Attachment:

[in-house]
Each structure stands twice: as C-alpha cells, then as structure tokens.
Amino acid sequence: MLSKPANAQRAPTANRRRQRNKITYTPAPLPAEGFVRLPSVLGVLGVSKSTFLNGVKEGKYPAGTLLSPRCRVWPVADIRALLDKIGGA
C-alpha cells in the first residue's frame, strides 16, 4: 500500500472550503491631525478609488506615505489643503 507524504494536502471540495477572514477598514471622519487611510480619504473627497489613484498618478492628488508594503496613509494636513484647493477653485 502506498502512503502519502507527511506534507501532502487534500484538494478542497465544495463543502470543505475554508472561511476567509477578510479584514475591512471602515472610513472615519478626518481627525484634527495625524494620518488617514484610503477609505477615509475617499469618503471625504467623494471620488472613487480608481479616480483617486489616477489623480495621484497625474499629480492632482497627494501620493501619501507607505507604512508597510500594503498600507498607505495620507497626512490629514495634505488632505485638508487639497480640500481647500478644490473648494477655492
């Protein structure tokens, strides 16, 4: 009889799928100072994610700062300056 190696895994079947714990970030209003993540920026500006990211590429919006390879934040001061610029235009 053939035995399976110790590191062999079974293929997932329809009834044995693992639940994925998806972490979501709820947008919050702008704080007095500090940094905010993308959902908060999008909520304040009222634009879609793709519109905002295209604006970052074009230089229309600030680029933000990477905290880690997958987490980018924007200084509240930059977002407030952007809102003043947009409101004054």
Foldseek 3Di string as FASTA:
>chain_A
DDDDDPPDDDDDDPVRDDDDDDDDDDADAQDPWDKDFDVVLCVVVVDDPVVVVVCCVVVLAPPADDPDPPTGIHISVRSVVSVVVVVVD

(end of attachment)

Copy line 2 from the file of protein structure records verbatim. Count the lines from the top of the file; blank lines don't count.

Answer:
Each structure stands twice: as C-alpha cells, then as structure tokens.